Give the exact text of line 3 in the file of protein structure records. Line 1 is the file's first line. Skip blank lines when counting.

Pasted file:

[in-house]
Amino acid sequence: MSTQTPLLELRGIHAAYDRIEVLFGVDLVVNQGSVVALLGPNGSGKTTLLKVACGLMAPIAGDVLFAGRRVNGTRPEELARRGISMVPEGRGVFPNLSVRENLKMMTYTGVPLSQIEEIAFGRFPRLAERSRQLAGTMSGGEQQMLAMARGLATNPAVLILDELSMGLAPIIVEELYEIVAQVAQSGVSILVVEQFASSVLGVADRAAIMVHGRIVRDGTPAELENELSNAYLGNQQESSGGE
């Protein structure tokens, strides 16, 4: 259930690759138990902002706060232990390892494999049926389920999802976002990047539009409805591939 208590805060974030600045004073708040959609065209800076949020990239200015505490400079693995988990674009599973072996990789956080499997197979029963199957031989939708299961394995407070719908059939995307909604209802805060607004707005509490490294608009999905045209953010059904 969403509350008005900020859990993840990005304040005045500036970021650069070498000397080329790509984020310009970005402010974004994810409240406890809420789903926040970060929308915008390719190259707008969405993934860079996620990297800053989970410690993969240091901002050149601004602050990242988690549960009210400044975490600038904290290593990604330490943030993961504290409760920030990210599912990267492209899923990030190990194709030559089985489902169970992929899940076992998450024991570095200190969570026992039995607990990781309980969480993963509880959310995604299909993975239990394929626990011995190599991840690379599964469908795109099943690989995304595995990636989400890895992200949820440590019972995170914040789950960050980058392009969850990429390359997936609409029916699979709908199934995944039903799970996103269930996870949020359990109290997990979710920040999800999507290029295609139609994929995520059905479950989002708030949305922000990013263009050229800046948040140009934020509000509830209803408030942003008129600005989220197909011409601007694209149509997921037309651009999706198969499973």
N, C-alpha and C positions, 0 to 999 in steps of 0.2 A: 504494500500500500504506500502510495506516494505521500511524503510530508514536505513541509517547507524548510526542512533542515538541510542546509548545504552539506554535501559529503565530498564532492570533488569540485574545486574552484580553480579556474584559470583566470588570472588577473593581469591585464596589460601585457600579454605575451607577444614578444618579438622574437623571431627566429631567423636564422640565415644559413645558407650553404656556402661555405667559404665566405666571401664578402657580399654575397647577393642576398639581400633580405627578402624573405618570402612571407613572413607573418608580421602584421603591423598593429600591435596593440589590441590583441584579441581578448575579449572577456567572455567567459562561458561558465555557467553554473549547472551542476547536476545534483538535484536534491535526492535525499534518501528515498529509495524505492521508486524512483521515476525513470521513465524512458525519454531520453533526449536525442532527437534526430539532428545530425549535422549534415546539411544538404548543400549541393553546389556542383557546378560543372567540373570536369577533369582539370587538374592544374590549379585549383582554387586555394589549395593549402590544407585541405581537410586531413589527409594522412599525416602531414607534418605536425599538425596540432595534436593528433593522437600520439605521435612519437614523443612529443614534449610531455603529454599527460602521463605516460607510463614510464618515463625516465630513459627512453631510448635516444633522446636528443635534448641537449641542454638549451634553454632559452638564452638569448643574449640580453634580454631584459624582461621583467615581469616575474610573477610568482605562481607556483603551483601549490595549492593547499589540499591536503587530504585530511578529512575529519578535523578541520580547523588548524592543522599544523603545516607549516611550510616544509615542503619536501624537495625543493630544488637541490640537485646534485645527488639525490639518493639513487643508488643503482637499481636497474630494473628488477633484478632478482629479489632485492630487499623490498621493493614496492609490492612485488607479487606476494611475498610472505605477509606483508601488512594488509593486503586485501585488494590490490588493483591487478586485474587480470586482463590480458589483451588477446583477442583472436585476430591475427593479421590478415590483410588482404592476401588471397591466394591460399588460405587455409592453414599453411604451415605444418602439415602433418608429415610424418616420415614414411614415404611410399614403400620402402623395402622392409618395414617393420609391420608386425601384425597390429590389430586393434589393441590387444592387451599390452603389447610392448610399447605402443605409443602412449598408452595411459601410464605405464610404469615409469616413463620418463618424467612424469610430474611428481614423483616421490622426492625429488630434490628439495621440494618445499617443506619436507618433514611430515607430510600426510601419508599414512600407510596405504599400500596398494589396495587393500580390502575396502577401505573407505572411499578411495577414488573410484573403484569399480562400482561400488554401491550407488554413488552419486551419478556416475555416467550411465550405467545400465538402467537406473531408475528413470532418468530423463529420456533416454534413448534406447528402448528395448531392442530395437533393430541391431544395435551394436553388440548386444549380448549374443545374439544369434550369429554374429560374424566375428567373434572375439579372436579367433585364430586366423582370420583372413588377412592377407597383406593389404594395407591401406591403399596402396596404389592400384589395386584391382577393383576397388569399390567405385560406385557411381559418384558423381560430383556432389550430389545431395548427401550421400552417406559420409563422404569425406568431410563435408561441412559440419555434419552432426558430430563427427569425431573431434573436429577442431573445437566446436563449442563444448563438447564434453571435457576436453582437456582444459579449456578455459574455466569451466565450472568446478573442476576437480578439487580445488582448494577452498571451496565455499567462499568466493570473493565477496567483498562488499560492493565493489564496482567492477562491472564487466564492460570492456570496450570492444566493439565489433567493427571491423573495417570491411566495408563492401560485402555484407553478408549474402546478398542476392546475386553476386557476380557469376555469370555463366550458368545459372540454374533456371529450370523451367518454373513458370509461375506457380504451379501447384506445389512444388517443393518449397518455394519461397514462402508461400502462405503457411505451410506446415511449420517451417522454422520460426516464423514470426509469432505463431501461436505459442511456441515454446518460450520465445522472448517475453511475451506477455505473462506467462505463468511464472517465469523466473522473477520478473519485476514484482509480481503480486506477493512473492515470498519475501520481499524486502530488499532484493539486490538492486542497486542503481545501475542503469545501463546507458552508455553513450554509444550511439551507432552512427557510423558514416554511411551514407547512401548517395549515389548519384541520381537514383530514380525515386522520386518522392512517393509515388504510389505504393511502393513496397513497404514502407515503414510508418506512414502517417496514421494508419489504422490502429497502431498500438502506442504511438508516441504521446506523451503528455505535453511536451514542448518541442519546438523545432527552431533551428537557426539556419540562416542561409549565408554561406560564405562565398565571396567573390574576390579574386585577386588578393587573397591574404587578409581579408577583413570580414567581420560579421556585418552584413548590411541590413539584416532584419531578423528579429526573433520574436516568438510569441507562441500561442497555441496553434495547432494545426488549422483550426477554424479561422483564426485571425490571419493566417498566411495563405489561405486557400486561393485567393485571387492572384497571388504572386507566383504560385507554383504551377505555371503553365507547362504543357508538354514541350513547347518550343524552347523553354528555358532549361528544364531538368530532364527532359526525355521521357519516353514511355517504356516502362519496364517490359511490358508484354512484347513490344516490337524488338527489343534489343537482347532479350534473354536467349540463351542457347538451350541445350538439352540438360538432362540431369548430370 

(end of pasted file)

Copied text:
């Protein structure tokens, strides 16, 4: 259930690759138990902002706060232990390892494999049926389920999802976002990047539009409805591939 208590805060974030600045004073708040959609065209800076949020990239200015505490400079693995988990674009599973072996990789956080499997197979029963199957031989939708299961394995407070719908059939995307909604209802805060607004707005509490490294608009999905045209953010059904 969403509350008005900020859990993840990005304040005045500036970021650069070498000397080329790509984020310009970005402010974004994810409240406890809420789903926040970060929308915008390719190259707008969405993934860079996620990297800053989970410690993969240091901002050149601004602050990242988690549960009210400044975490600038904290290593990604330490943030993961504290409760920030990210599912990267492209899923990030190990194709030559089985489902169970992929899940076992998450024991570095200190969570026992039995607990990781309980969480993963509880959310995604299909993975239990394929626990011995190599991840690379599964469908795109099943690989995304595995990636989400890895992200949820440590019972995170914040789950960050980058392009969850990429390359997936609409029916699979709908199934995944039903799970996103269930996870949020359990109290997990979710920040999800999507290029295609139609994929995520059905479950989002708030949305922000990013263009050229800046948040140009934020509000509830209803408030942003008129600005989220197909011409601007694209149509997921037309651009999706198969499973």